science
New Story, Same Big Old Bird

Madagascar’s history contains some truly enormous animals, from giant lemurs to giant tortoises. The island was also home to 10-foot-tall flightless birds, which sadly disappeared hundreds of years ago. But how we humans classified those birds was, well, a mess. Read More >>

science
Misidentified Fossils Could Rewrite the History of Lemurs on Madagascar   

A leading theory of recent decades is that lemurs colonised Madagascar around 50 million years ago. As they dispersed throughout the island and made homes in its tropical rainforests, those ancestral lemurs evolved into the menagerie of species we see today. It’s certainly a romantic idea, but it might also be false, according to new fossil research. Read More >>

science
Here’s How an Absurd Primate Ended Up With Squirrel Teeth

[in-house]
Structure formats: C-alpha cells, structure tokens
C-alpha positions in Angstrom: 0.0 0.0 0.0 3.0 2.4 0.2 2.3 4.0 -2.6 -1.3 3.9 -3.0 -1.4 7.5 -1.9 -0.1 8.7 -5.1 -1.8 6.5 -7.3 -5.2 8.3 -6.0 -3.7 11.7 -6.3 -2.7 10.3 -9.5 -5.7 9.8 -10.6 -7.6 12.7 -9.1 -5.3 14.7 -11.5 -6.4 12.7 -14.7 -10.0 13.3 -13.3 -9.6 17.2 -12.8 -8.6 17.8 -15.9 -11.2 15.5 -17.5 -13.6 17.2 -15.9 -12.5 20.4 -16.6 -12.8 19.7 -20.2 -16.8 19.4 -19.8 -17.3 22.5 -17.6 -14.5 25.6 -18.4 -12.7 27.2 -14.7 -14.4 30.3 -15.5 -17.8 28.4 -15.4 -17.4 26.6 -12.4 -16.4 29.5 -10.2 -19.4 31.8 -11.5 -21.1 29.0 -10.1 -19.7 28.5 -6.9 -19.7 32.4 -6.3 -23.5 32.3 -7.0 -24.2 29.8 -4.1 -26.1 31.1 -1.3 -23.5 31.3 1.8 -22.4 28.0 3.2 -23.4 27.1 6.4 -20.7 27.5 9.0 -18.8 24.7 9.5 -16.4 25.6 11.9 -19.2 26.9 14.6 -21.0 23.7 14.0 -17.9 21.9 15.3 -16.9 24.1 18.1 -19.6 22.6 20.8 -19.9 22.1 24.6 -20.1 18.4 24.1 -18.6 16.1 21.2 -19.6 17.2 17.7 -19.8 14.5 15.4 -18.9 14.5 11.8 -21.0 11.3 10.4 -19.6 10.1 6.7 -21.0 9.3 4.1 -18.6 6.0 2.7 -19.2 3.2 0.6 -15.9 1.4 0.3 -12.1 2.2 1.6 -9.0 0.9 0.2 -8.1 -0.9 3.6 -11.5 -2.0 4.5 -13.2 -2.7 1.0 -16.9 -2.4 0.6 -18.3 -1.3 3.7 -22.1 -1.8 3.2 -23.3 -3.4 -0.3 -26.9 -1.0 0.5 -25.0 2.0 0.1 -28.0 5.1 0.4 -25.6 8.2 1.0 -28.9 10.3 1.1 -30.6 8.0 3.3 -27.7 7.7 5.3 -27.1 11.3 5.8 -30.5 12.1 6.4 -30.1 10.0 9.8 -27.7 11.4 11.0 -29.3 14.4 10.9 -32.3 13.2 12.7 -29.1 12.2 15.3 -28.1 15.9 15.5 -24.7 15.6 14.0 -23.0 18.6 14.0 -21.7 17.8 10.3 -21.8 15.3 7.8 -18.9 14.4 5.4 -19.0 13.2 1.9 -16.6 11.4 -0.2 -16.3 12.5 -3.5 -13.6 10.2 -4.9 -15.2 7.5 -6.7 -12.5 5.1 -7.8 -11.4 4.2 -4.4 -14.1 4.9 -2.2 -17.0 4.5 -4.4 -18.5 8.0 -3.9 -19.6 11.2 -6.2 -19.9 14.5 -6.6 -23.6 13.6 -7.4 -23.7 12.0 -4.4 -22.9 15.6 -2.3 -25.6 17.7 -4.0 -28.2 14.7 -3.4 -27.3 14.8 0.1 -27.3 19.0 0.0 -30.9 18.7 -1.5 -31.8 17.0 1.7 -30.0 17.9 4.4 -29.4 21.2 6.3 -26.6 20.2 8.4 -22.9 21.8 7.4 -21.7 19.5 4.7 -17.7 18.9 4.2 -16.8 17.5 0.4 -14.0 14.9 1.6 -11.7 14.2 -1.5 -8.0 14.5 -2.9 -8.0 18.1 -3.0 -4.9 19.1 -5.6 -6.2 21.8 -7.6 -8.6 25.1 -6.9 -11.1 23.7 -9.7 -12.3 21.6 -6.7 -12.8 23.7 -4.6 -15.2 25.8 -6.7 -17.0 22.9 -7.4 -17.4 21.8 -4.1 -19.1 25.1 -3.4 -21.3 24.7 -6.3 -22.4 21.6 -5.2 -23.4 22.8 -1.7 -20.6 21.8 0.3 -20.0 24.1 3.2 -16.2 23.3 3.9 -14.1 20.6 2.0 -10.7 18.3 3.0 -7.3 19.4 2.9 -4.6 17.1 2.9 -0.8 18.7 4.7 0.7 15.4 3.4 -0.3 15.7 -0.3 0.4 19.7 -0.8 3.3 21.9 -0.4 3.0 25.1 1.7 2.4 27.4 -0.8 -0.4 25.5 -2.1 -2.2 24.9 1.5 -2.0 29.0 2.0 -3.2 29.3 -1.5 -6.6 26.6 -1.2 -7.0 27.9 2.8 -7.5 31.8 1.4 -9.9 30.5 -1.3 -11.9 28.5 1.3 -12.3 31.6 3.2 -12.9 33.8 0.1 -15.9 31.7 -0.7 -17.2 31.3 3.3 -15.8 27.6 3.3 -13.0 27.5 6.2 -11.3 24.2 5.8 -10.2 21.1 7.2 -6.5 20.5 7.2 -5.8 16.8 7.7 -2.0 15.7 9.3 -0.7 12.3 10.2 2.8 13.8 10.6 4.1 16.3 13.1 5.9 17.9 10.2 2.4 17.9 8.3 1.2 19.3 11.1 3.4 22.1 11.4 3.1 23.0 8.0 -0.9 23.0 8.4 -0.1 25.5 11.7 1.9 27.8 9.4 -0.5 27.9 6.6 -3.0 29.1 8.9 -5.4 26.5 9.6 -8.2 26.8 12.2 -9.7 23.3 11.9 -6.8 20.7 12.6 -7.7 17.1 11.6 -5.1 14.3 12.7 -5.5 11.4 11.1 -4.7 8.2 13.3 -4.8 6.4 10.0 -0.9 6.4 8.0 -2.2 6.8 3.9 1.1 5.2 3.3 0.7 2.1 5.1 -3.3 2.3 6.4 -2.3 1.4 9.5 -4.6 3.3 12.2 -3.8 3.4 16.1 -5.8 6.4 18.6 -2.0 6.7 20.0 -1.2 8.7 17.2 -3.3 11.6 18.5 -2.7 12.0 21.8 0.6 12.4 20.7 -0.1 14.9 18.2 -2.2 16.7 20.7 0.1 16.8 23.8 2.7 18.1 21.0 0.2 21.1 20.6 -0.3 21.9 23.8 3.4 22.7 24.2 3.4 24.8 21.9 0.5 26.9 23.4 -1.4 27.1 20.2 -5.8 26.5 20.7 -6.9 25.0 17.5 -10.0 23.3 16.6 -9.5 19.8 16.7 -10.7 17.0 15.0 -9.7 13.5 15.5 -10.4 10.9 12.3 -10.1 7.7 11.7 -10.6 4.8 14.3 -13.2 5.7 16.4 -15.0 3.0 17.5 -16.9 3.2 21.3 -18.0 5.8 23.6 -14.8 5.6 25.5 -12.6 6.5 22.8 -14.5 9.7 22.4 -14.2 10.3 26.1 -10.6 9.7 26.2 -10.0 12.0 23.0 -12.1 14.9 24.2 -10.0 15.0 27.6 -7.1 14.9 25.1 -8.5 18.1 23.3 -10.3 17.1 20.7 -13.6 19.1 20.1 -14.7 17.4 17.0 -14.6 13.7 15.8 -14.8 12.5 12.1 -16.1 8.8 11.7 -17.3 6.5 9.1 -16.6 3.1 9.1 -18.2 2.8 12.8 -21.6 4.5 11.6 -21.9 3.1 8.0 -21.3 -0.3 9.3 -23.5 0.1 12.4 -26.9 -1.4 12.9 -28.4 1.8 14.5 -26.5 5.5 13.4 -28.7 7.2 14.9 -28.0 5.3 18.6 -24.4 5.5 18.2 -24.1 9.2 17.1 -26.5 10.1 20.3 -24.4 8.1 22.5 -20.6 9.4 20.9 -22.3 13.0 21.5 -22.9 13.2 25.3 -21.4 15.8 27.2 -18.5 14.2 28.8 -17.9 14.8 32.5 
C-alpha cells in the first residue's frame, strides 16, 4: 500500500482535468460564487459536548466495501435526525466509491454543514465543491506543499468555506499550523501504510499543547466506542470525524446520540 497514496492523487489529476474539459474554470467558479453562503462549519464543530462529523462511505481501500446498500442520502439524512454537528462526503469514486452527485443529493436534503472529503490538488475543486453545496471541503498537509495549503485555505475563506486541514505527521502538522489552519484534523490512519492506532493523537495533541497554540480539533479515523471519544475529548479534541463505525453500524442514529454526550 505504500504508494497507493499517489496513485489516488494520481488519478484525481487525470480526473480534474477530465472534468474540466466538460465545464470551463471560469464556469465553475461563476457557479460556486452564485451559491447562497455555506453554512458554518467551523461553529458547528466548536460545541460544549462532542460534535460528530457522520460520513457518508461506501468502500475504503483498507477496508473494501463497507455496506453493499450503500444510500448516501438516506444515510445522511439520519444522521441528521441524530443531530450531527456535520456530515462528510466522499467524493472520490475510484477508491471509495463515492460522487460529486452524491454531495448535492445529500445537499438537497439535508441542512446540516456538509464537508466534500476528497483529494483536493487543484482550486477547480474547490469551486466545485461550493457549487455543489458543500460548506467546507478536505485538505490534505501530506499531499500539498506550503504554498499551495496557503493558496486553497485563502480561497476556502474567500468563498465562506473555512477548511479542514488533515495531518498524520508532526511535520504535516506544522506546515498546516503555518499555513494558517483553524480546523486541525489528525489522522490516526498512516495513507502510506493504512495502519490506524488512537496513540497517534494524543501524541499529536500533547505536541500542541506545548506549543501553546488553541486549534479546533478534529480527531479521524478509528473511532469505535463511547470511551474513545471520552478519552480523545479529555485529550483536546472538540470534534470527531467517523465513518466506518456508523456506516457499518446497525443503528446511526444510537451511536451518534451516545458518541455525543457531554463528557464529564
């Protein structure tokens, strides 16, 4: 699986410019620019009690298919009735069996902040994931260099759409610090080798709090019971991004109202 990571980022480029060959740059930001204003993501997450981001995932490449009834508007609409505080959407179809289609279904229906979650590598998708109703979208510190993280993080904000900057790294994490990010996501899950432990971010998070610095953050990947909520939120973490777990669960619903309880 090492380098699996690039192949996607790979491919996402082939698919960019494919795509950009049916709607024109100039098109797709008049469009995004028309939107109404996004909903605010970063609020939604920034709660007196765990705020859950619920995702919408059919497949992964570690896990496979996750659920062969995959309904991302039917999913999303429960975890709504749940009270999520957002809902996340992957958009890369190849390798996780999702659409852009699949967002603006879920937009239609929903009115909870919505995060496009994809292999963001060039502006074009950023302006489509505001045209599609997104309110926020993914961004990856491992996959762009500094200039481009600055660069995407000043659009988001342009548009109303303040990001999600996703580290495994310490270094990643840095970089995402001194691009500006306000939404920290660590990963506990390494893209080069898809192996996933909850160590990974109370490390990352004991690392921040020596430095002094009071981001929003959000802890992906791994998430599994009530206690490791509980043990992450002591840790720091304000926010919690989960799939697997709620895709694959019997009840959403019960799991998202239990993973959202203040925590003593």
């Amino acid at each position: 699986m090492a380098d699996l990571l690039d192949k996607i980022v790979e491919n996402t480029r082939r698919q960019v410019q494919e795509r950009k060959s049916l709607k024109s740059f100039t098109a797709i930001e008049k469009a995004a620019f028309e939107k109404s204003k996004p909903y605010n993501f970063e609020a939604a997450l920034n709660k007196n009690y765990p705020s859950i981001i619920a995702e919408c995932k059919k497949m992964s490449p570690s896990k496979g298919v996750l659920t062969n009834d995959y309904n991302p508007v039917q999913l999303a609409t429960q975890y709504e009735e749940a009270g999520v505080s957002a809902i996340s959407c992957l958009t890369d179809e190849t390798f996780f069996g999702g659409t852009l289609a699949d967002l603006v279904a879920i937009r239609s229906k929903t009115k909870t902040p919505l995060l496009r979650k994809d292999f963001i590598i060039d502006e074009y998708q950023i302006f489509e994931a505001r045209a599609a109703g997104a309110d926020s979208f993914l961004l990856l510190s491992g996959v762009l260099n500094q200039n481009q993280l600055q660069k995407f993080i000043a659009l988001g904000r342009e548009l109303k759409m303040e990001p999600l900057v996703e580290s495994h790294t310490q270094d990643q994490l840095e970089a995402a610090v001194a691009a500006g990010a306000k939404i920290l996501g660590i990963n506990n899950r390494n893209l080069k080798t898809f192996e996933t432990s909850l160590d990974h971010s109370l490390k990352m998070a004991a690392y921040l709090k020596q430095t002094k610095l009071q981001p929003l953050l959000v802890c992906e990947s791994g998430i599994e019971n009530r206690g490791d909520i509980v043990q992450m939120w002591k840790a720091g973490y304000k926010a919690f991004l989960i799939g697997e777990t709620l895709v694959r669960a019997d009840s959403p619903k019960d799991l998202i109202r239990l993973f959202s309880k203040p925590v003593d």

The aye-aye is about as ridiculous looking as a primate can get: beady yellow eyes, bat-like ears, and hands like horrible spiders. But perhaps its most interesting feature is its teeth. Read More >>

science
Eighteen Species of Tweezer-Faced, Spider-Slaying Pelican Spiders Discovered in Madagascar

Quick: what has eight legs and a face like a pair of hairy salad tongs? If you’re a spider, you know exactly what I’m describing—a beast, which, at least to smaller spiders, is an otherworldly, eldritch terror: the pelican spider. Now, new research published in the journal ZooKeys details the discovery of a whopping 18 new species of pelican spider from Madagascar. Read More >>